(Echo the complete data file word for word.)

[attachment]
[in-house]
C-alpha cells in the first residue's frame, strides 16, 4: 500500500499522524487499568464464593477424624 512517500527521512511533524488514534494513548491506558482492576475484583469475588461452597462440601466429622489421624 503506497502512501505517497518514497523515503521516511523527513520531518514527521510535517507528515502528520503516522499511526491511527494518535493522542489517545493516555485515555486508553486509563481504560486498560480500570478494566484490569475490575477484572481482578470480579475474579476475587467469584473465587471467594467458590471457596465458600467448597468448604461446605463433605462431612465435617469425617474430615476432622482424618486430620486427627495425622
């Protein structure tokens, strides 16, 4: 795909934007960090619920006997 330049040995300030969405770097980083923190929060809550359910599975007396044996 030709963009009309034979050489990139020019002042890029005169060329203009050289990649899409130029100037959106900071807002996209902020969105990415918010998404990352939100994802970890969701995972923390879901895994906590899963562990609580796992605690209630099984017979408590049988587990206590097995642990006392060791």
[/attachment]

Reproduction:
[in-house]
C-alpha cells in the first residue's frame, strides 16, 4: 500500500499522524487499568464464593477424624 512517500527521512511533524488514534494513548491506558482492576475484583469475588461452597462440601466429622489421624 503506497502512501505517497518514497523515503521516511523527513520531518514527521510535517507528515502528520503516522499511526491511527494518535493522542489517545493516555485515555486508553486509563481504560486498560480500570478494566484490569475490575477484572481482578470480579475474579476475587467469584473465587471467594467458590471457596465458600467448597468448604461446605463433605462431612465435617469425617474430615476432622482424618486430620486427627495425622
């Protein structure tokens, strides 16, 4: 795909934007960090619920006997 330049040995300030969405770097980083923190929060809550359910599975007396044996 030709963009009309034979050489990139020019002042890029005169060329203009050289990649899409130029100037959106900071807002996209902020969105990415918010998404990352939100994802970890969701995972923390879901895994906590899963562990609580796992605690209630099984017979408590049988587990206590097995642990006392060791």